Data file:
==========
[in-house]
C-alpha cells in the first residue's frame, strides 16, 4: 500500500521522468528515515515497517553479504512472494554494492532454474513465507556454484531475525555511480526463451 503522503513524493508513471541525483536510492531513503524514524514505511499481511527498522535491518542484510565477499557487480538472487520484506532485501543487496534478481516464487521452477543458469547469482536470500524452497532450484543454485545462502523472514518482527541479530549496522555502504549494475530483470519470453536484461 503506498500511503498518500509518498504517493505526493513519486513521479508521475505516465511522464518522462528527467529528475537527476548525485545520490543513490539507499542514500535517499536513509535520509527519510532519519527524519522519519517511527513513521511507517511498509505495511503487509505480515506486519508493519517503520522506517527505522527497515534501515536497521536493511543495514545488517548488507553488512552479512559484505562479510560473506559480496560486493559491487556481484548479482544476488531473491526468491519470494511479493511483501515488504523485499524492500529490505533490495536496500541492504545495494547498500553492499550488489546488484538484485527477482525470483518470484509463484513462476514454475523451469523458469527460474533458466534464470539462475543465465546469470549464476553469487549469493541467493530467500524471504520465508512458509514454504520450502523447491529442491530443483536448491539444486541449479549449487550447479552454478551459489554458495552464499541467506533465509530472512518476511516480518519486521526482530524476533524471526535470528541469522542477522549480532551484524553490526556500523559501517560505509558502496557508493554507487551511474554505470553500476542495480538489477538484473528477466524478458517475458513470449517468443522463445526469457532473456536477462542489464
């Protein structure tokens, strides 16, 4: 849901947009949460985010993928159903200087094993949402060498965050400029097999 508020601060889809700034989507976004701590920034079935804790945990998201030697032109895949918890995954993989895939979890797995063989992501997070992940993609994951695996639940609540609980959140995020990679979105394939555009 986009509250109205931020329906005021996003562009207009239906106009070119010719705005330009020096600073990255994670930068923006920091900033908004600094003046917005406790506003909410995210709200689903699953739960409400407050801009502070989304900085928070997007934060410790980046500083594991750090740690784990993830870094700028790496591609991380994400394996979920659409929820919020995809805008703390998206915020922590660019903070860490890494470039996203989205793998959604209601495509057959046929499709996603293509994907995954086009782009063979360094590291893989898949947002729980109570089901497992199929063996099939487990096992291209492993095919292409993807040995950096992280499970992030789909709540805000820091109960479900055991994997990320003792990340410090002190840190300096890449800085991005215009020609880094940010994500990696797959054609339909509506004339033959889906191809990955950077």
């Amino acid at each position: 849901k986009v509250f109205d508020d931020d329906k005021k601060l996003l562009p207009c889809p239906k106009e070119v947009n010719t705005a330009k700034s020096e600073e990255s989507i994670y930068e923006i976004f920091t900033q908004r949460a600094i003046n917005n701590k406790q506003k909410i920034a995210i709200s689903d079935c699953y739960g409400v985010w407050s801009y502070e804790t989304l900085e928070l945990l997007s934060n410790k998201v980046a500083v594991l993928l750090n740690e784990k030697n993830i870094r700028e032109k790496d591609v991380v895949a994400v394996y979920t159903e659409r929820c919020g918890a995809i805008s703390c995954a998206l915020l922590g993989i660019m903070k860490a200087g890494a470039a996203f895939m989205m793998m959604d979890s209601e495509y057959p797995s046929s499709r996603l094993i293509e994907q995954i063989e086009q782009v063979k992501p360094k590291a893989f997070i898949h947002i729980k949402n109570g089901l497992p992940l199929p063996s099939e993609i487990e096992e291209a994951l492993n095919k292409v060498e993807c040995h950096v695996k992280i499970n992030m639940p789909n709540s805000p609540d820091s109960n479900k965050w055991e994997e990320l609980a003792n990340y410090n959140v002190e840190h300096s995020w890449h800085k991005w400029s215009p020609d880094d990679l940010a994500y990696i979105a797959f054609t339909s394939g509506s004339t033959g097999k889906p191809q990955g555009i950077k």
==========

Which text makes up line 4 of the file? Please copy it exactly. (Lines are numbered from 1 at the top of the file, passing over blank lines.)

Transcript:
């Amino acid at each position: 849901k986009v509250f109205d508020d931020d329906k005021k601060l996003l562009p207009c889809p239906k106009e070119v947009n010719t705005a330009k700034s020096e600073e990255s989507i994670y930068e923006i976004f920091t900033q908004r949460a600094i003046n917005n701590k406790q506003k909410i920034a995210i709200s689903d079935c699953y739960g409400v985010w407050s801009y502070e804790t989304l900085e928070l945990l997007s934060n410790k998201v980046a500083v594991l993928l750090n740690e784990k030697n993830i870094r700028e032109k790496d591609v991380v895949a994400v394996y979920t159903e659409r929820c919020g918890a995809i805008s703390c995954a998206l915020l922590g993989i660019m903070k860490a200087g890494a470039a996203f895939m989205m793998m959604d979890s209601e495509y057959p797995s046929s499709r996603l094993i293509e994907q995954i063989e086009q782009v063979k992501p360094k590291a893989f997070i898949h947002i729980k949402n109570g089901l497992p992940l199929p063996s099939e993609i487990e096992e291209a994951l492993n095919k292409v060498e993807c040995h950096v695996k992280i499970n992030m639940p789909n709540s805000p609540d820091s109960n479900k965050w055991e994997e990320l609980a003792n990340y410090n959140v002190e840190h300096s995020w890449h800085k991005w400029s215009p020609d880094d990679l940010a994500y990696i979105a797959f054609t339909s394939g509506s004339t033959g097999k889906p191809q990955g555009i950077k």